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FAIR OAKS RANCH —The city only waited a little over a month before annexing Wes Pieper’s property off Dietz Elkhorn Road.

Pieper, however, did not want his home and land to be added to the town.

“We didn’t know anything about it until we got the certified letter Oct. 12. It’s taxation with nothing in return but rules and regulations. I have no idea what ordinances will apply to me, and no desire to know. That’s even ignoring they fast-tracked this to get it under the new law. It will not benefit me.” — Wes Pieper

Along with his neighbors, Pieper’s property was absorbed Nov. 28 under a home-rule charter approved by voters in May. The city acted quickly before a new state law became effective Dec. 1, which allows an electorate in a municipality’s extraterrestrial jurisdiction to choose whether they want to be annexed.

Mayor Garry Manitzas noted the move was necessary to protect the town from unwanted development.

“You had people who didn’t like being annexed, but the people in the city were in favor of it because they understood we would have had no say on what was being built on the outskirts of our city,” Manitzas said.   

During Nov. 6 and 7 public hearings, residents protested being annexed just days before Senate Bill 6 — or the Texas Annexation Right to Vote Act — took effect.

Mike Stewart, president of Homeowners Against Annexation, a local group that helped SB 6 become law after a year of fighting against San Antonio’s planned land grab of Leon Springs and along Interstate 10 outside Fair Oaks Ranch, used social media to criticize City Council members.

“I was disappointed that a local policymaker that likely shares many of my values would push an agenda counter to the will of the people and try to beat the Texas Annexation Right to Vote Act,” Stewart said.

Even after being vocal on social media and helping organize protests and the distribution of “UnFair Oaks Ranch” signs and shirts, Stewart was disheartened when the council unanimously voted to annex more than 1,300 acres two days before SB 6 became a reality.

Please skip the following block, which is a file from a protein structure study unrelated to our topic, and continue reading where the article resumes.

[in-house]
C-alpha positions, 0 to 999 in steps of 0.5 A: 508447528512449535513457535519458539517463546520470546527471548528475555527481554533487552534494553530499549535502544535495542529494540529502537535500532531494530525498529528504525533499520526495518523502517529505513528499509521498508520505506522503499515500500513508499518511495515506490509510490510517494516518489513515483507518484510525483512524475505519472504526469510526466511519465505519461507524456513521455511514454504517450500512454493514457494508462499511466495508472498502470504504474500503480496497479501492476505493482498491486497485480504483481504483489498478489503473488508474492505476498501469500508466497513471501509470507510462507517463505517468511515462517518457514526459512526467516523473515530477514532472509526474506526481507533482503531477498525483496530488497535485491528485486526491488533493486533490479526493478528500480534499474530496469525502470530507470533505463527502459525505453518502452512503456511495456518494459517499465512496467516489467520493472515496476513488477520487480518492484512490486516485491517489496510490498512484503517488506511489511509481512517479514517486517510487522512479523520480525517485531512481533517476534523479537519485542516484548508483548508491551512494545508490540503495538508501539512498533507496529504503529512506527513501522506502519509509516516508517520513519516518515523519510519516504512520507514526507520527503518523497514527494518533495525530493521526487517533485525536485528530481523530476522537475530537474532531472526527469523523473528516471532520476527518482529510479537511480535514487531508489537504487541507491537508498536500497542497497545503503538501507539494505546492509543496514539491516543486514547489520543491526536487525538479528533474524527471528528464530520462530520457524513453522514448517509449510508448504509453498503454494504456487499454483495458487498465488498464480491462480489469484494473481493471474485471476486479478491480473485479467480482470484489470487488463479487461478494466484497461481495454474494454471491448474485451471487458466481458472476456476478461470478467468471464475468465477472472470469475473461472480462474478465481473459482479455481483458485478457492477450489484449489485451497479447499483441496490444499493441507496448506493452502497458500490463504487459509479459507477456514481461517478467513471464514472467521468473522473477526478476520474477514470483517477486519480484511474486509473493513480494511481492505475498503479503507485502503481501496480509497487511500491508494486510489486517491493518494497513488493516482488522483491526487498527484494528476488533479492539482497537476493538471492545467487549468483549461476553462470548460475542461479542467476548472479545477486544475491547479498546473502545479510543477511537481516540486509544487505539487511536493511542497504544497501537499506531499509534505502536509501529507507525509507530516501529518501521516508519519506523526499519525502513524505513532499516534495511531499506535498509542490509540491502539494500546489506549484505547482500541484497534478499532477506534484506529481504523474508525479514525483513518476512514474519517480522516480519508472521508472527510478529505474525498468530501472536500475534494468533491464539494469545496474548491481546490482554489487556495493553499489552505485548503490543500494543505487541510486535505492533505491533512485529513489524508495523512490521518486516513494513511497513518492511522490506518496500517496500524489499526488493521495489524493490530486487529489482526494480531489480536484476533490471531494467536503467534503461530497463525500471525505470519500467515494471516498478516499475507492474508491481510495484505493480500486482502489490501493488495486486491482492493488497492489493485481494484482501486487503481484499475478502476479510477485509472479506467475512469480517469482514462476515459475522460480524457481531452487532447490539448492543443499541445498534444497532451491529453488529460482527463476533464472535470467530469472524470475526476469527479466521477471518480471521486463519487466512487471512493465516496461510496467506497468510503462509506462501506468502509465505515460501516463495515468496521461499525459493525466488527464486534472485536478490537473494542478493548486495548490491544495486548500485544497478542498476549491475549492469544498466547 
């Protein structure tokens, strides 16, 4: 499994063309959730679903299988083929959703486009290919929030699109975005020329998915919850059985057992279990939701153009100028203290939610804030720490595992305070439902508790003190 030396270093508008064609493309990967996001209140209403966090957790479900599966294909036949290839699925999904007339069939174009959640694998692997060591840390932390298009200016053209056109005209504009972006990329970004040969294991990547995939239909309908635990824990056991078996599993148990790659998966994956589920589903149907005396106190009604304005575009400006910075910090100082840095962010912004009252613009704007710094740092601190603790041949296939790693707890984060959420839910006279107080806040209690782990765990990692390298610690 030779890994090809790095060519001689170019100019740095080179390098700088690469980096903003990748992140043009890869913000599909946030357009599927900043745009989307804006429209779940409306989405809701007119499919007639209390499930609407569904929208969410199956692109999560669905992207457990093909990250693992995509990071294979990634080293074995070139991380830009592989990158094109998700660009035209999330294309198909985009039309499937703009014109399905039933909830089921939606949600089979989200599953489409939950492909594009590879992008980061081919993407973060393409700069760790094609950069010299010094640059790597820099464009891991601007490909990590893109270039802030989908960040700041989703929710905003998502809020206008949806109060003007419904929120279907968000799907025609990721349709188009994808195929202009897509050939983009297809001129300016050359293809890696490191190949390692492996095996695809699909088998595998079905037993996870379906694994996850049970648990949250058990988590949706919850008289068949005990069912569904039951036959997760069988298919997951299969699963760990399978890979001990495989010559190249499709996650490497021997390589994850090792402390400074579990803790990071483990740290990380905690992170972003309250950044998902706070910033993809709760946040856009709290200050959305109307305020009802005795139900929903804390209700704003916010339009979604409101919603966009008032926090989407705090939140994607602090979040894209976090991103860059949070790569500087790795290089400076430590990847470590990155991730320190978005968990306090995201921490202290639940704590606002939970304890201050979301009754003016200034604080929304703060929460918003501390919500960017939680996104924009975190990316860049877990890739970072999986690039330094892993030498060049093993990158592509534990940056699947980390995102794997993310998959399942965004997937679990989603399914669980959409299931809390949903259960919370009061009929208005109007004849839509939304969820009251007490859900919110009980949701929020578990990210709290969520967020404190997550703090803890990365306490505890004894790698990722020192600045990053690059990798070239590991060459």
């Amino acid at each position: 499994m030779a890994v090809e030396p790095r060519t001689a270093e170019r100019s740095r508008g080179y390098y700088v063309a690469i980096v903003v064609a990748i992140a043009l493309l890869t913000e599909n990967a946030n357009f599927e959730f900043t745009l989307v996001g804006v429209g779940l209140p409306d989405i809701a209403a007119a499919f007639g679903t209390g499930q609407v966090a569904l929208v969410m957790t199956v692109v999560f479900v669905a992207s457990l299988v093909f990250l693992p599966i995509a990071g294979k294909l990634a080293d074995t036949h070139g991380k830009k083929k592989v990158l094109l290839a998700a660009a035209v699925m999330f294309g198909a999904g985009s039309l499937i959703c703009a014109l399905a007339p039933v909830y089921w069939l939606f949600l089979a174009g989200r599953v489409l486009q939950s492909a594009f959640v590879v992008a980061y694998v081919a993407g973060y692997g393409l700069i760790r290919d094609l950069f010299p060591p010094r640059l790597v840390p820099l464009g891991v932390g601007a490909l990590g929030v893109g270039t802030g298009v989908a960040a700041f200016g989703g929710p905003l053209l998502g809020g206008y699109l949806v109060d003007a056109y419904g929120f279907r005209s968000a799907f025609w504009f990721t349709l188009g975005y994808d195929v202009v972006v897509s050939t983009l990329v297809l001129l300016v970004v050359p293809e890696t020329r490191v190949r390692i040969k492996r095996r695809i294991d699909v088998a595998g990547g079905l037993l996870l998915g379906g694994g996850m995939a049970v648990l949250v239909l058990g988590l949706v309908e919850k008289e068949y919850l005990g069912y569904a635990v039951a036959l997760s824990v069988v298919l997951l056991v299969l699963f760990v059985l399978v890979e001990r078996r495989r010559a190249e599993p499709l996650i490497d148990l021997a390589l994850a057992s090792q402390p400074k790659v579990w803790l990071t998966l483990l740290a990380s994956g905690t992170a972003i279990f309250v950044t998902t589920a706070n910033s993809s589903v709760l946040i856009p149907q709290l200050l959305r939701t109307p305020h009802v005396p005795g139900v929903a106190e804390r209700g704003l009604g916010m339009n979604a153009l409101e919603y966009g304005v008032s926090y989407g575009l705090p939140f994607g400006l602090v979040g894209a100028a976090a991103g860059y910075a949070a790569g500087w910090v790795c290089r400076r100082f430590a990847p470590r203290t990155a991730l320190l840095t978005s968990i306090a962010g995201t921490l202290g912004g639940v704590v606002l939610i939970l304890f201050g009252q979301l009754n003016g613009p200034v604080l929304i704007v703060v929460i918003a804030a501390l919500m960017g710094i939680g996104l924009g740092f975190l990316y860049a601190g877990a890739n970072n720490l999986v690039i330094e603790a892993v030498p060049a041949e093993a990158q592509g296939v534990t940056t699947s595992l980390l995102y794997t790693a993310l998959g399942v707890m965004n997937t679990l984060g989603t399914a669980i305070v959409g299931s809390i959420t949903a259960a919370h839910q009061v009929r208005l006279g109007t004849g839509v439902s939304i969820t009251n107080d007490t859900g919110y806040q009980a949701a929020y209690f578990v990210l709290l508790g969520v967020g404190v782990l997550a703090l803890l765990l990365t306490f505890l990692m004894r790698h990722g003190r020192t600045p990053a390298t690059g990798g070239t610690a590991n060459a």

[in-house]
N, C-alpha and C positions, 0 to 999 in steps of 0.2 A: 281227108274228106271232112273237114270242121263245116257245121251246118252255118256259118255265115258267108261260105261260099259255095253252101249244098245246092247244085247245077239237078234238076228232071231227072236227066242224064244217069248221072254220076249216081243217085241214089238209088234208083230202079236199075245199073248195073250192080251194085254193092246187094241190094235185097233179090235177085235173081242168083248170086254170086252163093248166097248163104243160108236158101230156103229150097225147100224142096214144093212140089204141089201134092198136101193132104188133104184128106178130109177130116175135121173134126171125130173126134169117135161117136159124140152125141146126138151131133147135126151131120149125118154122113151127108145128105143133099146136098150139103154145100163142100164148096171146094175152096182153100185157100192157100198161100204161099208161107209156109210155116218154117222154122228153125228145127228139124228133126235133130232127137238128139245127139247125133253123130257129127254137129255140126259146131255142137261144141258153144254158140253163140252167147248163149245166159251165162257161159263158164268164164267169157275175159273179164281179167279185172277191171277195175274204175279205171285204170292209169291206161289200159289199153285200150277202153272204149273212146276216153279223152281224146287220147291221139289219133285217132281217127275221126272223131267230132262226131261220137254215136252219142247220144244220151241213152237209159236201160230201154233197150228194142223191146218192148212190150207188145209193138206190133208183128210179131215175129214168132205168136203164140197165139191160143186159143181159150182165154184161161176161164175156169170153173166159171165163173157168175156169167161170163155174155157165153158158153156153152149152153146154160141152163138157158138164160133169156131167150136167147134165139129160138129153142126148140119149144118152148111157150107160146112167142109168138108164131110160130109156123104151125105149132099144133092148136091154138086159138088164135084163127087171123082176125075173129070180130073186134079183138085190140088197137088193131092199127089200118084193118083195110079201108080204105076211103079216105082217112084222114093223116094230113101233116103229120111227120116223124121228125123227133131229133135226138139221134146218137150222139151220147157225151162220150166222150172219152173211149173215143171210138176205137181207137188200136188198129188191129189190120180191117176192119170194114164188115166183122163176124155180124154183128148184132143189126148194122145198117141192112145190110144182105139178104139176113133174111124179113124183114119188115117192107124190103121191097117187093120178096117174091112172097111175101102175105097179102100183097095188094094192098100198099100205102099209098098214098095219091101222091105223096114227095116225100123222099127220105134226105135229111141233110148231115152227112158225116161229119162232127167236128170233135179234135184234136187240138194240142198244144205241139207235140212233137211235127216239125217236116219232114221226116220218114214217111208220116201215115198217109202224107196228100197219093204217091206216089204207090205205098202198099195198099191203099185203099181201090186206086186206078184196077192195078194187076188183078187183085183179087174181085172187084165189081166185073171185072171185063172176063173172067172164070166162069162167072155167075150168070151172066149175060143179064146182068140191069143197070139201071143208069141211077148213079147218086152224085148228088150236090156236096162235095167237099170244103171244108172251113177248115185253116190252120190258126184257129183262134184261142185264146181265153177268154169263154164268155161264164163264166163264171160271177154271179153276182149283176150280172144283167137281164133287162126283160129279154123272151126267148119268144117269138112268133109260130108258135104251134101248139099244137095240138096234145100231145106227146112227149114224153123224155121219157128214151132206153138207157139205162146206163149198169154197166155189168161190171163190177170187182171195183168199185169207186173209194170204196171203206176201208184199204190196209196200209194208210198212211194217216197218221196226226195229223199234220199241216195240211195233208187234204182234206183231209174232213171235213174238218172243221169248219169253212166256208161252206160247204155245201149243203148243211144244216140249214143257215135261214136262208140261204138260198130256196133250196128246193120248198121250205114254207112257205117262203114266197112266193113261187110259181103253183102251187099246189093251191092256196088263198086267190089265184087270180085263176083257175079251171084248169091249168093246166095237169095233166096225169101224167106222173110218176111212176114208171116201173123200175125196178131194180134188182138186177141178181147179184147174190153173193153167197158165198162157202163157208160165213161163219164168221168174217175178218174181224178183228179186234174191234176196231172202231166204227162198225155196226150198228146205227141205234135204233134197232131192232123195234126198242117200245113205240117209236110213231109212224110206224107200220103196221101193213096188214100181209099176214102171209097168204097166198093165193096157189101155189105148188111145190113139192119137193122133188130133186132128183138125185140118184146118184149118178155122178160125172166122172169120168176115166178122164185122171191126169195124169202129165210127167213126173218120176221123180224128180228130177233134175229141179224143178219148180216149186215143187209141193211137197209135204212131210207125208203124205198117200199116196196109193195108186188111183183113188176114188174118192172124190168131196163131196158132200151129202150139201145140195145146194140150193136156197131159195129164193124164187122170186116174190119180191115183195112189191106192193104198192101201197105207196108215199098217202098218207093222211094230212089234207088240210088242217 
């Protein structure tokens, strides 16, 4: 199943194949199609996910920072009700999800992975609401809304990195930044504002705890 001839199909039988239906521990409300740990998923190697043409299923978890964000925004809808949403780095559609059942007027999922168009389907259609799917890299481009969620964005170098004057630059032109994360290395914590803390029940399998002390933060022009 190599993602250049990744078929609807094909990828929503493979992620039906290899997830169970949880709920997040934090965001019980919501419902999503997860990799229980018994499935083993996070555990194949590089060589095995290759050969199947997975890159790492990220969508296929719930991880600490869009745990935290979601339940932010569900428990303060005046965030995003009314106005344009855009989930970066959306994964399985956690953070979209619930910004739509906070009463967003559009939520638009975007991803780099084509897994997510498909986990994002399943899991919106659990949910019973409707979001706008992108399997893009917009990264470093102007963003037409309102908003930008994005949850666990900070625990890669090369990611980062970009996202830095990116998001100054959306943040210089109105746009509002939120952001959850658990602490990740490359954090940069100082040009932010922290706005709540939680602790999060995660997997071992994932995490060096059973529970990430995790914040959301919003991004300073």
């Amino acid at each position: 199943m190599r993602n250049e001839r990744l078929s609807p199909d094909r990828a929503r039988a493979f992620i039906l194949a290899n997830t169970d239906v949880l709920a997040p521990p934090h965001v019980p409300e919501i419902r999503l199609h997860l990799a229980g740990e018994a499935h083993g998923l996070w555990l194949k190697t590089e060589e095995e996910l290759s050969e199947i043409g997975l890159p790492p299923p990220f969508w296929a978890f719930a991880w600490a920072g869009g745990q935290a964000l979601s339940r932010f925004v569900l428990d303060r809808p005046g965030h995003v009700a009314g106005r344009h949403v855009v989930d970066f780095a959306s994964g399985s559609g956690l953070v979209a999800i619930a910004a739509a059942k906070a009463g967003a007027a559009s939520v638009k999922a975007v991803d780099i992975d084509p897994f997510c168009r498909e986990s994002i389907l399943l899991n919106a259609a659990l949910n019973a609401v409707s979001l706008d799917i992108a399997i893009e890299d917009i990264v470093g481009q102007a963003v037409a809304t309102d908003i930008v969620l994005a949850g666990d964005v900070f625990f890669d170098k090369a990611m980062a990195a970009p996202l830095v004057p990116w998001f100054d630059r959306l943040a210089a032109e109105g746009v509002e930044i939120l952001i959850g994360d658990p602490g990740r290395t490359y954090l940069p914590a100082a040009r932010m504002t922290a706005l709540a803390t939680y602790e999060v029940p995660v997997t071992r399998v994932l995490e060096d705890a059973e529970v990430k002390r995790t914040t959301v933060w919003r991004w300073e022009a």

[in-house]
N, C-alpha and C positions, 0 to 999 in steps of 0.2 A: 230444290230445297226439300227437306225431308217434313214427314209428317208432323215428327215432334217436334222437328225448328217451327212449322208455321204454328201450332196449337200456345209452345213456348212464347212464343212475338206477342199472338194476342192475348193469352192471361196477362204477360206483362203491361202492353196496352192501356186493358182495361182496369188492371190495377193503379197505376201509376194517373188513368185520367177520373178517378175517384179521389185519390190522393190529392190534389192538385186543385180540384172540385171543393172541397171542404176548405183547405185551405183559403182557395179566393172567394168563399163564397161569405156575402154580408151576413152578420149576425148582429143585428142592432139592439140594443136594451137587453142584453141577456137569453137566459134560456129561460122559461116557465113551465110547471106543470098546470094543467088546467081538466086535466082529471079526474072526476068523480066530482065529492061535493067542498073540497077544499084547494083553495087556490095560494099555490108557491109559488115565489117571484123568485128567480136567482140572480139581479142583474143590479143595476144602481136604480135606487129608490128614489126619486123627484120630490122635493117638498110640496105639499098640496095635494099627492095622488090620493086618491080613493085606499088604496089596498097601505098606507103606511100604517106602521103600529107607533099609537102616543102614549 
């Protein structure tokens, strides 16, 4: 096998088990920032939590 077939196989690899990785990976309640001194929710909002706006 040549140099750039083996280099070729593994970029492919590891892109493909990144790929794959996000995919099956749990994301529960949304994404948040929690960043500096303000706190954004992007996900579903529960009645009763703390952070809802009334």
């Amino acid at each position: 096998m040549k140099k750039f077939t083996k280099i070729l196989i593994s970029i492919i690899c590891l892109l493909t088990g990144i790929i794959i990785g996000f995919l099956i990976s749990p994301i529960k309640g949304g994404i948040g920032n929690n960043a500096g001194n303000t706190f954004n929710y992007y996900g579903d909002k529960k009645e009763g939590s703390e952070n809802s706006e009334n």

Manitzas countered city officials are protecting residents from the kind of development that could have an undesired impact on property values and community culture. According to the mayor, the city annexed 63 residential homesteads (68.32 acres) and 44 undeveloped properties (1,244.44 acres).

Property owners who disapproved the takeover and had open-space, agricultural or timber exemptions could sign non-annexation agreements. Eight properties totaling 459.09 acres did so, Manitzas said.

Four small subdivisions also were absorbed including Enchanted Oaks (21 residential properties), Old Fredericksburg Road (11 residential dwellings), Front Gate (eight dwellings), and what’s left of the Van Raub subdivision (four residences).

“If you let Senate Bill 6 come into play, 105 property owners would have had a say over 3,000 households in the city,” Manitzas said. “The overriding reason we annexed is this is the next step to manage growth responsibly and manage quality of life. That was the drive for doing this.”

Several residents applauded the mayor’s efforts.

“The city has to protect its citizens,” Frank Kennedy said. “I mean, let’s be real. What city is going to give up that kind of tax revenue? Why shouldn’t they try to control what goes on around them?”

Fair Oaks Ranch leaders, however, were too hasty, Stewart said.

“I think the city should not have rushed annexation through and they should have taken a different approach between the developed properties and the rural land,” Stewart noted. “With just over 100 parcels on the list, the city could have been more proactive in achieving consensus. The mayor and City Council used the results of the previous election as a mandate to take property rights away from people who had land long before the city of Fair Oaks (Ranch) existed.”

Pieper said many residents didn’t know about the annexation.

“The people I talked to said they had no idea this was happening and thought it was wrong,” Pieper noted. “(City officials) want to annex my area for financial reasons because they believe our area will be commercial and they want the revenue.”

Craig Luitjen, an ETJ resident, said he and others question the town’s methods.

“I’ve never seen a city commission meeting where they go into executive session first,” Luitjen said. “We stood out here on the corner and gave out fliers. According to the city, everyone in FOR knew about it. I’ve got clients and friends who had no clue.”

George Bean, another disgruntled resident, said he and other homeowners have hired lawyers to examine the legality of the action.

“I feel they took 20 percent of land in the ETJ, not the 10 they could take according to the home-rule charter,” Bean said. “I get there needs to be management, but I think the city wanted to control what happened on land, not to properly manage and work with people. It wasn’t a seat at the table they wanted, like they kept saying; they wanted to control who got to come to the table and eat at the table.”

He added, “It feels like the city is overreaching its power.”

Several residents said if the annexation wasn’t illegal, it at least felt immoral.

“It’s taxation without representation,” Chad Turning said. “I didn’t even know it was happening, and I read the city blog. There was no reason to shove it through at the midnight hour.”

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